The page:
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Arquivo Brasileiro de Medicina Veterinária e Zootecnia

On-line version ISSN 1678-4162

Arq. Bras. Med. Vet. Zootec. vol.68 no.2 Belo Horizonte Mar./Apr. 2016 

Veterinary Medicine

Intra-uterine exposure of horses to Sarcocystis spp. antigens

Exposição intrauterina ao Sarcocystis spp. em equinos

A.M. Antonello1 

G.C. Cadore1 

F.L. Pivoto1 

G. Camillo1 

P. Braunig1 

L.A. Sangioni1 

E. Pompermayer2 

L.F.P. Gondim3 

F.S.F. Vogel1  * 

1Universidade Federal de Santa Maria -Santa Maria, RS

2Equine Hospital, Qatar Racing & Equestrian Club - Doha, Qatar 7559

3Universidade Federal da Bahia - Salvador, BA


The aim of this study was to examine the intra-uterine exposure to Sarcocystis spp. antigens, determining the number of foals with detectable concentrations of antibodies against these agents in the serum, before colostrum ingestion and collect data about exposure of horses to the parasite. Serum samples were collected from 195 thoroughbred mares and their newborns in two farms from southern Brazil. Parasite specific antibody responses to Sarcocystis antigens were detected using the indirect immunofluorescent antibody test (IFAT) and immunoblot analysis. In 84.1% (159/189) of the pregnant mares and in 7.4% (14/189) of foals we detected antibodies anti-Sarcocystis spp. by IFAT. All samples seropositive from foals were also positive in their respective mares. Serum samples of seropositive foals by IFAT, showed no reactivity on the immunoblot, having as antigens S. neurona merozoites. In conclusion, the intra-uterine exposure to Sarcocystis spp. antigens in horses was demonstrated, with occurrence not only in mares, but also in their foals, before colostrum ingestion these occurrences were reduced.

Key words: equine protozoal mieloencephalitis; transplacental infection; seroprevalence; indirect fluorescent antibody test; immunoblot


O objetivo deste estudo foi avaliar a exposição intrauterina ao Sarcocystis spp., para determinar o número de potros que possuem concentrações detectáveis de anticorpos contra esses agentes no soro, antes da ingestão do colostro, por meio da coleta de dados sobre a exposição a esses protozoários nos equinos. Amostras de soro foram coletadas de 195 éguas puro-sangue e seus respectivos potros recém-nascidos, em duas fazendas localizadas na região Sul do Brasil. Os testes utilizados na detecção de anticorpos específicos para o Sarcocystis foram a reação de imunofluorescência indireta (RIFI) e análise por meio de immunoblot. Pela RIFI, em 84,1% (159/189) das éguas e em 7,4% (14/189) dos potros foram detectados anticorpos anti-Sarcocystis spp. Todas as amostras soropositivas dos potros também foram positivas para suas respectivas mães. As amostras de soro dos potros soropositivos na RIFI, não apresentaram reatividade no immunoblot, tendo como antígenos merozoítos de S. neurona. Em conclusão, foi demonstrada a exposição intrauterina de Sarcocystis spp. em equinos, com ocorrência em éguas, porém, em seus respectivos potros, antes da ingestão de colostro a ocorrência foi reduzida.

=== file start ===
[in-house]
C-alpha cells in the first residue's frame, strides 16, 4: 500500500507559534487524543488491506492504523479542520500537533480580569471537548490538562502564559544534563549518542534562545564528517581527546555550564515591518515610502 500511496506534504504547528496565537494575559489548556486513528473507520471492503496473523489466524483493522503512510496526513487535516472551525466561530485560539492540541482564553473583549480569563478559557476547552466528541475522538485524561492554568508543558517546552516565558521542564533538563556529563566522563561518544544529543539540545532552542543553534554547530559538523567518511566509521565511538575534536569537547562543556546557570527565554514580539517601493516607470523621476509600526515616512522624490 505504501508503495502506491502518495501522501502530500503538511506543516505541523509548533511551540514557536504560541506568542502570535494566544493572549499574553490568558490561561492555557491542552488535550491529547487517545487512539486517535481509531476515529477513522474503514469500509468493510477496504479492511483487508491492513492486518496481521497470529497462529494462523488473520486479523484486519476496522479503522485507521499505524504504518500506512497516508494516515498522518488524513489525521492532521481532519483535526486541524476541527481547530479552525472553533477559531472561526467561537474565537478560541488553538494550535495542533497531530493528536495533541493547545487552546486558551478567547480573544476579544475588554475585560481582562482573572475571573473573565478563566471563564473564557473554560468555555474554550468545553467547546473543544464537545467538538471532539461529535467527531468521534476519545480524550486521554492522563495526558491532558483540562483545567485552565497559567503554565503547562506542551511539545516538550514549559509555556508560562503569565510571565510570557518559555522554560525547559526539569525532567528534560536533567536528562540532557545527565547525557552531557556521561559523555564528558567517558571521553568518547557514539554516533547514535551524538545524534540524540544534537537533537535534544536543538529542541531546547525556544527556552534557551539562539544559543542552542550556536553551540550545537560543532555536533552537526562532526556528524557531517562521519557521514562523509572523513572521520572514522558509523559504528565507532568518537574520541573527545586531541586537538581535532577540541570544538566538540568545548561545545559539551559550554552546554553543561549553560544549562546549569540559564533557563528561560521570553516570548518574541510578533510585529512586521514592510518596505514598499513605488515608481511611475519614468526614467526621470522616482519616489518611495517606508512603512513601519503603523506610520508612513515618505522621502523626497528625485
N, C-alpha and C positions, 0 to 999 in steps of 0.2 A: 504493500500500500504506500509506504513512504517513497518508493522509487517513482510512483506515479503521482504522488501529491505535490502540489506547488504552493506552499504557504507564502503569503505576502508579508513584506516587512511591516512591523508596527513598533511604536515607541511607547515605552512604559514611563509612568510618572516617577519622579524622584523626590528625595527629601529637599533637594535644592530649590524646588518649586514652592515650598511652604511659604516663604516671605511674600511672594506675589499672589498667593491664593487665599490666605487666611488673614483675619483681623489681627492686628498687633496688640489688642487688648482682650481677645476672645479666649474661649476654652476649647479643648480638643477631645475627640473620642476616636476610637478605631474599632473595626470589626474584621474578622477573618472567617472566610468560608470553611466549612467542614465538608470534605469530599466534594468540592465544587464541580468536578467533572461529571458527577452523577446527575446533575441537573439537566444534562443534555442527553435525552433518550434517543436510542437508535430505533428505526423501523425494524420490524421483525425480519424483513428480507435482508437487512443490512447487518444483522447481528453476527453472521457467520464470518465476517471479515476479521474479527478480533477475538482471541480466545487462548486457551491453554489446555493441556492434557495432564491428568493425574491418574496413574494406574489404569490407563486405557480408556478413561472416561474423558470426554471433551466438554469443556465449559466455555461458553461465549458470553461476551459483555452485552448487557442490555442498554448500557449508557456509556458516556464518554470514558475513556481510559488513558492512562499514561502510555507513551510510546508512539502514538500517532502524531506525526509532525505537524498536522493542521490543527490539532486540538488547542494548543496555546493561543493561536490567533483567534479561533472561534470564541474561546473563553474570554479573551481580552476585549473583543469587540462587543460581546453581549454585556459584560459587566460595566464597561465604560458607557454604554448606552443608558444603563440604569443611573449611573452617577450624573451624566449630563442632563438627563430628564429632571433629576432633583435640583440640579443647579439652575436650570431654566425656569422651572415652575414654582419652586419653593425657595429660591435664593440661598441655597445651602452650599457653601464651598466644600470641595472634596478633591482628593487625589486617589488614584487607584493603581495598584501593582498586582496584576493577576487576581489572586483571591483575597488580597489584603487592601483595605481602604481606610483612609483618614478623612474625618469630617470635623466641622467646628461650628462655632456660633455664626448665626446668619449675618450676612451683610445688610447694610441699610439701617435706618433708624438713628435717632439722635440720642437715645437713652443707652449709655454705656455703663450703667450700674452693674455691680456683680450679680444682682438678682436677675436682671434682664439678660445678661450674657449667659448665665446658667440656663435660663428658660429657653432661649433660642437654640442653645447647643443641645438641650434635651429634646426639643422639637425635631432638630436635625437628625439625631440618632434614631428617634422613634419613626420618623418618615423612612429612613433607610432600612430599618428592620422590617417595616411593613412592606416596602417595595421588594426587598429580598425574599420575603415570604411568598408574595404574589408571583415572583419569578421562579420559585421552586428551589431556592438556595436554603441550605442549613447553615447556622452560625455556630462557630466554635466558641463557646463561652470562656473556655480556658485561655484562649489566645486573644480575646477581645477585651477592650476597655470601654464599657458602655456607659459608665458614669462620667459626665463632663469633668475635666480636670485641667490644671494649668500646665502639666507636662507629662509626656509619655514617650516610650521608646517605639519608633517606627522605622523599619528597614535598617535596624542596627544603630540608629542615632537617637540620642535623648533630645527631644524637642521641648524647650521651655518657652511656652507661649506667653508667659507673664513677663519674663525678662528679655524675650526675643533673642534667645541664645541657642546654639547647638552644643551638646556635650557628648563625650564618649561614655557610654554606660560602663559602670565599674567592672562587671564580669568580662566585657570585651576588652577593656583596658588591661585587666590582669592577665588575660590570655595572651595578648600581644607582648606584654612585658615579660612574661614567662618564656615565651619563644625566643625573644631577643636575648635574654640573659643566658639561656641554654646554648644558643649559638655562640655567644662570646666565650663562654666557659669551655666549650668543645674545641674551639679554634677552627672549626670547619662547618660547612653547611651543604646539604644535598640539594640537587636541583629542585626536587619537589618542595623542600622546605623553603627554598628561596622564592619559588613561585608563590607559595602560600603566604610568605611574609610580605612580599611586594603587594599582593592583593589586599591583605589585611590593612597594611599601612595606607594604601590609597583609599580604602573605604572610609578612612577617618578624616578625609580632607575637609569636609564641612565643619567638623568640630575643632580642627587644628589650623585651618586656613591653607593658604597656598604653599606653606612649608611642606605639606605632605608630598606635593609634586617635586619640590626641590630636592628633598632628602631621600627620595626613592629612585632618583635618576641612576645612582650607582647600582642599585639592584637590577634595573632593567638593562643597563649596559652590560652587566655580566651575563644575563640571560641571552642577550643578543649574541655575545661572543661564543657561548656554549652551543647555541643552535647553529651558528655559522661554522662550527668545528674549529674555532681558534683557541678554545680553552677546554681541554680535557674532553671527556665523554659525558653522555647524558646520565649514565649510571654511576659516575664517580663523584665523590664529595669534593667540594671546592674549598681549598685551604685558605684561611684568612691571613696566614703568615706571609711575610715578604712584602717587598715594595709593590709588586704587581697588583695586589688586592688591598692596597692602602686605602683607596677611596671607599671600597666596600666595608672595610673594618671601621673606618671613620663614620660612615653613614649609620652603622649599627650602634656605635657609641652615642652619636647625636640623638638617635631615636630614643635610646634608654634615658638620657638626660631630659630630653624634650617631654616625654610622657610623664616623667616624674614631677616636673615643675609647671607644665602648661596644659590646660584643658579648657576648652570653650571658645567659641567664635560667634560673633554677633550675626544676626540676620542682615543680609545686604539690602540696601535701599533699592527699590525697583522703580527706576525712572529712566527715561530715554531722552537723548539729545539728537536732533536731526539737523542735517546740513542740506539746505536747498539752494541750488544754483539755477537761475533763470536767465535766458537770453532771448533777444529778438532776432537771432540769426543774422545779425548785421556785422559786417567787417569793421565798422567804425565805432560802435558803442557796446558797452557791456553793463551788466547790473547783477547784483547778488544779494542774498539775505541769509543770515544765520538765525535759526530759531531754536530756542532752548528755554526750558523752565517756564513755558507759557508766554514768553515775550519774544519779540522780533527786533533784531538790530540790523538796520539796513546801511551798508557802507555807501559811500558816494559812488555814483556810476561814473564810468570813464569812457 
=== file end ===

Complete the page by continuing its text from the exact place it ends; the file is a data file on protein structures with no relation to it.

Palavras-Chave: mieloencefalite protozoária equina; infecção transplacentária; soroprevalência; reação de imunofluorescência indireta; immunoblot


The genus Sarcocystis has more than 100 species that infect various animal species, requiring an intermediate and a definitive host to complete the life cycle and the sarcocystosis is one of the most prevalent parasitic diseases in animals with worldwide distribution (Tenter, 1995). Canids and opossum (Didelphis sp.) are definitive hosts of the Sarcocystis cruzi (Dubey and Lindsay, 2006) and the Sarcocystis neurona (Fenger et al., 1995; Dubey et al, 2001) respectively, and horses can be their intermediate hosts (Dubey et al, 2001). Transplacental transmission by Apicomplexa protozoa belonging to species of Sarcocystis, Neospora and Toxoplasma are related in animals of different species (Dubey, 1994; Tenter, 1995; Dubey, 2003). In horses, Neospora spp. and T. gondii have been detected in fetuses, newborn and foals, indicating that vertical transmission of the parasites may occur (Turner and Savva, 1990; Lindsay et al., 1996).

The S. neurona is described as the main agent of equine protozoal myeloencephalitis (EPM), a progressively debilitating neurological disease, which is often fatal (Dubey et al., 2001). The N. hughesi is also associated with EPM, causing similar clinical signs and microscopic lesions as S. neurona (Marsh et al., 1996). The diagnosis of EPM is usually based on results of clinical examination and by detection of the presence of Sarcocystis spp. specific antibodies in serum and cerebrospinal fluid (CSF) evaluation by immunoblot test (Granstrom et al., 1993).